The use of scientific workflows over low-level abstractions is appropriate where re-implementation is prohibitively expensive. This is often the case because of the complexity of high-level analyses that can be composed by dozens of complex programs. Due to the routinely unique nature of scientific analyses these implementations can seldom be re-used in other projects which makes it inherently difficult to amortize the high development costs of high-performance implementations.
Achieving automation, scalability, portability, and reproducibility of a workflow induces development costs. Automation in the sense of reducing human interactions with the workflow to a single interaction that starts an application is a corner stone for achieving the other properties. In conjunction with distribution, automation is fundamental for scalability, i.e., varying the amount of work and used resources. Without reducing human interactions, a workflow’s scale is clearly limited by human resources and without distribution, a workflow’s scale is limited by the capabilities of current compute servers.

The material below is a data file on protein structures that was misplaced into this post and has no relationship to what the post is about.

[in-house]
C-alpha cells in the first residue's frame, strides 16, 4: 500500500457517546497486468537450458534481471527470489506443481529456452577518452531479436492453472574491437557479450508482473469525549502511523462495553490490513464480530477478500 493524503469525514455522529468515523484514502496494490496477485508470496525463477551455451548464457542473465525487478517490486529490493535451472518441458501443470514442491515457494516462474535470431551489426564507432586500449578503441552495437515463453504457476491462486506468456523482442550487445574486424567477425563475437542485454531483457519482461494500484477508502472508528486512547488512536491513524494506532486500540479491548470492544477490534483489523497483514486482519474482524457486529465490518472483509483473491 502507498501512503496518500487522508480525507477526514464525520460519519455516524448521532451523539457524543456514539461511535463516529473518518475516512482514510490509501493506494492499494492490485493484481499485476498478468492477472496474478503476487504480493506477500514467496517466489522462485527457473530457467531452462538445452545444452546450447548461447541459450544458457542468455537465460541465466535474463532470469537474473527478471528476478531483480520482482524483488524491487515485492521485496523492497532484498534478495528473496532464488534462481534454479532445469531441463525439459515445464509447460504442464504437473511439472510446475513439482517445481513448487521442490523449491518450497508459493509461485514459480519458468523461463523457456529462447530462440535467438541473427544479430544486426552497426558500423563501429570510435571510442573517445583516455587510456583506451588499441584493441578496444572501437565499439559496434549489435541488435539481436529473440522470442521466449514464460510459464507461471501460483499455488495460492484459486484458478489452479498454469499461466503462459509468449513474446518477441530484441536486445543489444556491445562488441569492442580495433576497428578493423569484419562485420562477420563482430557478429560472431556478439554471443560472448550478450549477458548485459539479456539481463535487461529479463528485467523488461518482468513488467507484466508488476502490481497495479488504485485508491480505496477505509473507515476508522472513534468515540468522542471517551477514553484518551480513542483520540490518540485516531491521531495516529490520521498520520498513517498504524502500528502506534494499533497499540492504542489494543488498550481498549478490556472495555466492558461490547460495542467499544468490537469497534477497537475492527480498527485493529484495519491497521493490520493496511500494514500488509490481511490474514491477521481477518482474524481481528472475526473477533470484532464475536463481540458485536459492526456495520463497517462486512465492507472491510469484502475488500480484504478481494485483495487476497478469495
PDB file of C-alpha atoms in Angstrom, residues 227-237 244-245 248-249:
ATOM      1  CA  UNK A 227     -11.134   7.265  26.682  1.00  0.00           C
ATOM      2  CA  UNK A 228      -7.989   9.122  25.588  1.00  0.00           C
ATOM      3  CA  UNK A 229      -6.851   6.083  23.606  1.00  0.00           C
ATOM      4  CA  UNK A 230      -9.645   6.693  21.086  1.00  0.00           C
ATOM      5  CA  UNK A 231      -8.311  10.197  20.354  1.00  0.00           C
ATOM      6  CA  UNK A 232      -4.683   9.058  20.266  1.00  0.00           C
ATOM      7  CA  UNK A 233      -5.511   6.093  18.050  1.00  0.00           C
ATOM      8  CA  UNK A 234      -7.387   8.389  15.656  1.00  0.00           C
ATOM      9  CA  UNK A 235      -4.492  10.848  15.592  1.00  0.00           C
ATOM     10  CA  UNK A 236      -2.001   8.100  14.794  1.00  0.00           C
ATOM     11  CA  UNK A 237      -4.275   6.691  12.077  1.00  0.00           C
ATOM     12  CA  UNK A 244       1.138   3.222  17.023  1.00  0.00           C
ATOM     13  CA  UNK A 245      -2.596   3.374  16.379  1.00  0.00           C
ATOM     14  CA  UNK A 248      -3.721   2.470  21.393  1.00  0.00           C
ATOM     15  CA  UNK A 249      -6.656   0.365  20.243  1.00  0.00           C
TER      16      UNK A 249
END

Automation is also a basic prerequisite for reproducibility, because it requires an explicit description of all necessary steps for producing the result. Eliminating human interactions is essential to reduce the uncertainty about how a computational result was produced. By also automating the deployment of the workflow, i.e., the installation of required tools and their operating system context, this uncertainty can be eliminated almost completely.
Although computer scientists tend to take automation efforts for granted, this is not necessarily the case in other domains. Some teams may lack the expertise or time to afford a short-term investment in automation for long-term benefits, i.e., automation should not be taken for granted. Overall, automation may increase productivity by binding fewer resources for checking and sustaining the progress of a workflow. On the downside, this requires a one-time investment to formalize the decisions and actions in the workflow and possibly causes long-term costs related to the maintenance of the resulting code.